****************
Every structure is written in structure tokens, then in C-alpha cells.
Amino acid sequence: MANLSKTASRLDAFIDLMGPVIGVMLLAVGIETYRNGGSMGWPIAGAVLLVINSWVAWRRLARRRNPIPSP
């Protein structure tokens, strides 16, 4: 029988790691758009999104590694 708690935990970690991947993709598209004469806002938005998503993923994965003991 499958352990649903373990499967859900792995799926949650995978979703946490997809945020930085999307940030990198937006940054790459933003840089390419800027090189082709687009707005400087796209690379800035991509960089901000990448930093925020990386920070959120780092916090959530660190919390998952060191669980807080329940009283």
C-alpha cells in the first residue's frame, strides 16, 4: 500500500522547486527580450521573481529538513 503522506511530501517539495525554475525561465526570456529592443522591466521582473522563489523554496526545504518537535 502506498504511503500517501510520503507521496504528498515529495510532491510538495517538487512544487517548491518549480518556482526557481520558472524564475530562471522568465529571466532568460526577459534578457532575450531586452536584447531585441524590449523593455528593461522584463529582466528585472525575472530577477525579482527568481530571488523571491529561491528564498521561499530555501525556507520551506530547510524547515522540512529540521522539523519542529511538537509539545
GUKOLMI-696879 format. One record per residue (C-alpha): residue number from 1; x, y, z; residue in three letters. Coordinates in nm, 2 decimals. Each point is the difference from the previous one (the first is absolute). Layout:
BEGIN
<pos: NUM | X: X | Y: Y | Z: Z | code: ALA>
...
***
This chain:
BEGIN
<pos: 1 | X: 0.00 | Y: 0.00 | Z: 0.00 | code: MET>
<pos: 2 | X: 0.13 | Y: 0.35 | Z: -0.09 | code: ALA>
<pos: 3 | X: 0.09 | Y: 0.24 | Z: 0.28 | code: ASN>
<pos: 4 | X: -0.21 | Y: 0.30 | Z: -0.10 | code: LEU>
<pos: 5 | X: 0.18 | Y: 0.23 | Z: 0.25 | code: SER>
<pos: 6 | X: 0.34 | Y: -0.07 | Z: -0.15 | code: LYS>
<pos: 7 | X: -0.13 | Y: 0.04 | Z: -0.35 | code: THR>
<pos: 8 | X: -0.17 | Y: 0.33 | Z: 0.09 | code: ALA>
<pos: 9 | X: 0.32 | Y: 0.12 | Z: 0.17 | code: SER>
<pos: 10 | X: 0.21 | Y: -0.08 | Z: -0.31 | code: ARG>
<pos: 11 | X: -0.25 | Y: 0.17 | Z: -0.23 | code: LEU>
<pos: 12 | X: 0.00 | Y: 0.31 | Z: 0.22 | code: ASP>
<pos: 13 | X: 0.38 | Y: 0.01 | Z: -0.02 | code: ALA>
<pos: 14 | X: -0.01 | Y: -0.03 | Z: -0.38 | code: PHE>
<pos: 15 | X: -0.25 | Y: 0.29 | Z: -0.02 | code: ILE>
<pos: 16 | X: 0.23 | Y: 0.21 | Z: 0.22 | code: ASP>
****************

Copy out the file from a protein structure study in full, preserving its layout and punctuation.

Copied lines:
Every structure is written in structure tokens, then in C-alpha cells.
Amino acid sequence: MANLSKTASRLDAFIDLMGPVIGVMLLAVGIETYRNGGSMGWPIAGAVLLVINSWVAWRRLARRRNPIPSP
């Protein structure tokens, strides 16, 4: 029988790691758009999104590694 708690935990970690991947993709598209004469806002938005998503993923994965003991 499958352990649903373990499967859900792995799926949650995978979703946490997809945020930085999307940030990198937006940054790459933003840089390419800027090189082709687009707005400087796209690379800035991509960089901000990448930093925020990386920070959120780092916090959530660190919390998952060191669980807080329940009283």
C-alpha cells in the first residue's frame, strides 16, 4: 500500500522547486527580450521573481529538513 503522506511530501517539495525554475525561465526570456529592443522591466521582473522563489523554496526545504518537535 502506498504511503500517501510520503507521496504528498515529495510532491510538495517538487512544487517548491518549480518556482526557481520558472524564475530562471522568465529571466532568460526577459534578457532575450531586452536584447531585441524590449523593455528593461522584463529582466528585472525575472530577477525579482527568481530571488523571491529561491528564498521561499530555501525556507520551506530547510524547515522540512529540521522539523519542529511538537509539545
GUKOLMI-696879 format. One record per residue (C-alpha): residue number from 1; x, y, z; residue in three letters. Coordinates in nm, 2 decimals. Each point is the difference from the previous one (the first is absolute). Layout:
BEGIN
<pos: NUM | X: X | Y: Y | Z: Z | code: ALA>
...
***
This chain:
BEGIN
<pos: 1 | X: 0.00 | Y: 0.00 | Z: 0.00 | code: MET>
<pos: 2 | X: 0.13 | Y: 0.35 | Z: -0.09 | code: ALA>
<pos: 3 | X: 0.09 | Y: 0.24 | Z: 0.28 | code: ASN>
<pos: 4 | X: -0.21 | Y: 0.30 | Z: -0.10 | code: LEU>
<pos: 5 | X: 0.18 | Y: 0.23 | Z: 0.25 | code: SER>
<pos: 6 | X: 0.34 | Y: -0.07 | Z: -0.15 | code: LYS>
<pos: 7 | X: -0.13 | Y: 0.04 | Z: -0.35 | code: THR>
<pos: 8 | X: -0.17 | Y: 0.33 | Z: 0.09 | code: ALA>
<pos: 9 | X: 0.32 | Y: 0.12 | Z: 0.17 | code: SER>
<pos: 10 | X: 0.21 | Y: -0.08 | Z: -0.31 | code: ARG>
<pos: 11 | X: -0.25 | Y: 0.17 | Z: -0.23 | code: LEU>
<pos: 12 | X: 0.00 | Y: 0.31 | Z: 0.22 | code: ASP>
<pos: 13 | X: 0.38 | Y: 0.01 | Z: -0.02 | code: ALA>
<pos: 14 | X: -0.01 | Y: -0.03 | Z: -0.38 | code: PHE>
<pos: 15 | X: -0.25 | Y: 0.29 | Z: -0.02 | code: ILE>
<pos: 16 | X: 0.23 | Y: 0.21 | Z: 0.22 | code: ASP>